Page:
in the last months, we’ve performed some measurements of IPFS’ network layer, the results of which can be found in our paper.
Hopefully, the results are of interest and shed some light on previously unknown things, so that IPFS can safely grow and improve!
In a nutstell:
- We wrote a crawler that crawls the Kademlia-DHT by sending FindNode-packets for each bucket of a node. The crawler is optimized for speed, so that the snapshots are as accurate as possible and affected by churn as little as possible.
- This allows us to enumerate the nodes in the network and look the neighborhood graph. Results: A lot of nodes are behind (symmetric) NATs and only return their local IP addresses to the DHT, which is not really helpful for anybody…
Also, connection durations are very short.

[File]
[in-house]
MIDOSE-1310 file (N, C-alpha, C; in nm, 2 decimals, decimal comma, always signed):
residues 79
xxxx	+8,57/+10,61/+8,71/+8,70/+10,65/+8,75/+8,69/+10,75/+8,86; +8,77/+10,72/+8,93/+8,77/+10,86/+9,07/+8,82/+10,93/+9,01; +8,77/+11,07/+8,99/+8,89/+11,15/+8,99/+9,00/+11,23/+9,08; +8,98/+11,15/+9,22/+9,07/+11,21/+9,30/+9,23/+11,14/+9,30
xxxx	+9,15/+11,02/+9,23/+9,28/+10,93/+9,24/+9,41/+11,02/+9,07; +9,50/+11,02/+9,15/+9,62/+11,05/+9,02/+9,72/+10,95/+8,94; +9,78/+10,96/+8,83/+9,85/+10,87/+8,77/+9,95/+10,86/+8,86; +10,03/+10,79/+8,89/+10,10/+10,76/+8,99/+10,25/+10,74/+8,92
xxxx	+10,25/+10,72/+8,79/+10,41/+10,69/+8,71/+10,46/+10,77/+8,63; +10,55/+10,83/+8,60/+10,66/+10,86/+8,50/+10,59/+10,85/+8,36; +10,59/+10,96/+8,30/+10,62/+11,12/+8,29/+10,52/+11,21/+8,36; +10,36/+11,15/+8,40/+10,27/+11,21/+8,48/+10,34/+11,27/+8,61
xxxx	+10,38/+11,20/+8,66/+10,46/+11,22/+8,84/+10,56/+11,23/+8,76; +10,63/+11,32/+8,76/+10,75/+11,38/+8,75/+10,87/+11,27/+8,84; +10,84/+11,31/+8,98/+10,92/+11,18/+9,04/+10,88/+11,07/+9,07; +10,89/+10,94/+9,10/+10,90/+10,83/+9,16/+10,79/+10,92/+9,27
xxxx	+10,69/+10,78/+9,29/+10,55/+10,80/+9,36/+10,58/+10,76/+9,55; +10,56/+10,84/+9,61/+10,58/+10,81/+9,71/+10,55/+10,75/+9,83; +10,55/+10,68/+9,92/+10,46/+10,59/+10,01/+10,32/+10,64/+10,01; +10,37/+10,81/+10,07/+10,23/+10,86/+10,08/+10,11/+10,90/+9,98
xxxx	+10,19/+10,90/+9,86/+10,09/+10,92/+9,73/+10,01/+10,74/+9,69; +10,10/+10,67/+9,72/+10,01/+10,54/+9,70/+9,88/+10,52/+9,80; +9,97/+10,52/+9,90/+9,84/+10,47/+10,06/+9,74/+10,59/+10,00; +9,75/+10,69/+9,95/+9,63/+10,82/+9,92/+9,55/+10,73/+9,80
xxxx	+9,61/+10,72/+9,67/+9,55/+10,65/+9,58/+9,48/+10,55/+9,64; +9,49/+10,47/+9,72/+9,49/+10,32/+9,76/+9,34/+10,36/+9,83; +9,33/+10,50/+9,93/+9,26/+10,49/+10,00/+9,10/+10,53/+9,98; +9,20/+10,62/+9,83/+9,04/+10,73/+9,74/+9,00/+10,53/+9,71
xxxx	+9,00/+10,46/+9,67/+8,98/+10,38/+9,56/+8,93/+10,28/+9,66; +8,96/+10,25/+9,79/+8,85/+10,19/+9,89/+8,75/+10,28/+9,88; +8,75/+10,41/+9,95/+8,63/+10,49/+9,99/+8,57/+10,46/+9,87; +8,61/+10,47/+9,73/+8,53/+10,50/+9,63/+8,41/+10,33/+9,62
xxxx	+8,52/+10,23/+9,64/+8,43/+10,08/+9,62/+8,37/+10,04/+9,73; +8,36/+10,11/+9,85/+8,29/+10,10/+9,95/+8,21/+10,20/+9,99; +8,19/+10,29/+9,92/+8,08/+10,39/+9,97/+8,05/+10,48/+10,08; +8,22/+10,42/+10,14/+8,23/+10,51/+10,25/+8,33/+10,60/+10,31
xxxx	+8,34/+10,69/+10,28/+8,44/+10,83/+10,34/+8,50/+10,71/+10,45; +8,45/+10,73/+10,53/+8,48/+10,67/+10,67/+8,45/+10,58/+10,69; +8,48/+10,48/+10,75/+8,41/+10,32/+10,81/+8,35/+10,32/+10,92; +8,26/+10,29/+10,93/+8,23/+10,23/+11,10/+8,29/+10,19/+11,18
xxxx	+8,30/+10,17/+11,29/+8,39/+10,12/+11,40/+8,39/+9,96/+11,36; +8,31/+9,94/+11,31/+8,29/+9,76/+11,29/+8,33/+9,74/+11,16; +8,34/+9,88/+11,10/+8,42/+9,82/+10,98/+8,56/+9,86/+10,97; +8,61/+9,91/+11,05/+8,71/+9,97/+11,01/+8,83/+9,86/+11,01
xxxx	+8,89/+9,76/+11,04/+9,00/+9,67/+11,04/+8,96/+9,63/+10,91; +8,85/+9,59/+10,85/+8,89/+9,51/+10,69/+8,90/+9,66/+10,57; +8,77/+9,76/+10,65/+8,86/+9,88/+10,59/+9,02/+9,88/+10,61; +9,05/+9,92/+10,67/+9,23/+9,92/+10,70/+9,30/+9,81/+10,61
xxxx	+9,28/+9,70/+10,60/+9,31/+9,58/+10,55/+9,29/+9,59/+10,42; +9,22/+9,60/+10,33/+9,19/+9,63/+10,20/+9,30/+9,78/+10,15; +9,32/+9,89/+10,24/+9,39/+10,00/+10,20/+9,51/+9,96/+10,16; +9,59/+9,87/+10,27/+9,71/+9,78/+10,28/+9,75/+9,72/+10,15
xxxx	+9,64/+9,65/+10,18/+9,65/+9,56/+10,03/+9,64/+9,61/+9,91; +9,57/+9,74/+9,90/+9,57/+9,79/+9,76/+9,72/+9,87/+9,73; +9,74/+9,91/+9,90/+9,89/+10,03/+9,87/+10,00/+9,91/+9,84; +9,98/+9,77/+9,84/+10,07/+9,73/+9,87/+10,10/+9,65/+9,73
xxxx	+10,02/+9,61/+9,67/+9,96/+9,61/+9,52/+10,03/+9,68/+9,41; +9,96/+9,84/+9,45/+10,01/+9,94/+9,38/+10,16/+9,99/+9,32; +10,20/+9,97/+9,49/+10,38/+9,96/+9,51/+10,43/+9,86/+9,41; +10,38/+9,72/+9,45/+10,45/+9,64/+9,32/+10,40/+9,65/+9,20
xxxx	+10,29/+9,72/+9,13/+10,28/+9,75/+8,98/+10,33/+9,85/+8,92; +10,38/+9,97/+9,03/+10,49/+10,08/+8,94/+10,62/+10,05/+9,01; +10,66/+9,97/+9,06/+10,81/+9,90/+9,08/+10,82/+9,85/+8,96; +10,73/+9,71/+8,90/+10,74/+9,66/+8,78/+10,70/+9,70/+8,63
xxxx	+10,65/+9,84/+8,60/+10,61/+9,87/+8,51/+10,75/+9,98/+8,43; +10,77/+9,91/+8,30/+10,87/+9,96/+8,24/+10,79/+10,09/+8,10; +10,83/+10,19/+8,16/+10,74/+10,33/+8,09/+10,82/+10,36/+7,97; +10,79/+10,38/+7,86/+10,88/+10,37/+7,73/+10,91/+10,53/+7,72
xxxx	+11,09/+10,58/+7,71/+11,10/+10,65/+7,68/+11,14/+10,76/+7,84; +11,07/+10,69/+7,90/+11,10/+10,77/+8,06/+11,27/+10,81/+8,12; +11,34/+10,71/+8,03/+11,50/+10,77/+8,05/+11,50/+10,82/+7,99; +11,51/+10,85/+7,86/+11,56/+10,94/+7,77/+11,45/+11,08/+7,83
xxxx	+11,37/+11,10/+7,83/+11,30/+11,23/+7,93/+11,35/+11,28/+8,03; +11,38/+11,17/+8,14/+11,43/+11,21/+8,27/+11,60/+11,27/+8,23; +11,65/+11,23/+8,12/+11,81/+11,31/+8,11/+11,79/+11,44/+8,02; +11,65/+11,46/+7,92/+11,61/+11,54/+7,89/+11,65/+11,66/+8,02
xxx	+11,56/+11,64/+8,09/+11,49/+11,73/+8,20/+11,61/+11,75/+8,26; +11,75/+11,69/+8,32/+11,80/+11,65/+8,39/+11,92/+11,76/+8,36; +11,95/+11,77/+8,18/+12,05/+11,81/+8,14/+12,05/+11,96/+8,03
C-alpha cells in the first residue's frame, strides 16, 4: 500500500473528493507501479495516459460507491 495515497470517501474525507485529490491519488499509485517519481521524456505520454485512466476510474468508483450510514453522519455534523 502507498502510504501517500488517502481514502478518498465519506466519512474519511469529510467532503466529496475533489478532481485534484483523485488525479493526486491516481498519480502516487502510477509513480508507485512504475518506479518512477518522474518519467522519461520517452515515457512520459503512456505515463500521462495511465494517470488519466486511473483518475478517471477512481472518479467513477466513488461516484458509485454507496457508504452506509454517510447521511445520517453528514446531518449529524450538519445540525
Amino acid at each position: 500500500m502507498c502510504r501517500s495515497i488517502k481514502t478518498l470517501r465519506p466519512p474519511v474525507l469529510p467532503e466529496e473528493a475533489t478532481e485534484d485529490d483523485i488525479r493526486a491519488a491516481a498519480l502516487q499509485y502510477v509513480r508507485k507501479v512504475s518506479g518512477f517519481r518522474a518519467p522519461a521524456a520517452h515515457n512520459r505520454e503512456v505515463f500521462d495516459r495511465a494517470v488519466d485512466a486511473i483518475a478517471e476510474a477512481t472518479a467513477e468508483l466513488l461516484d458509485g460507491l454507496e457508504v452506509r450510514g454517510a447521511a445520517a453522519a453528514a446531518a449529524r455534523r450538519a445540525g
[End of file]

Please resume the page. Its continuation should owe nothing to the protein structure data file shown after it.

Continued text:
- Furthermore we ran some monitoring nodes with no connection limits to validate the crawl results and also get an idea of how many nodes are clients and how many actively support the DHT-protocol (i.e., are not clients), which is roughly 70%-80%.
- We looked at the code and the behavior of IPFS nodes with default settings and argue that the parallel lookup of content through the DHT and querying our neighbors through bitswap is very robust against attacks but not ideal for performance, especially if we have so many neighbors.
We’ve some idea for future works and maybe the crawler can be integrated in a bigger “health of the IPFS network” software which monitors what’s going on in the network.
Any comments or (critical) feedback would be highly appreciated!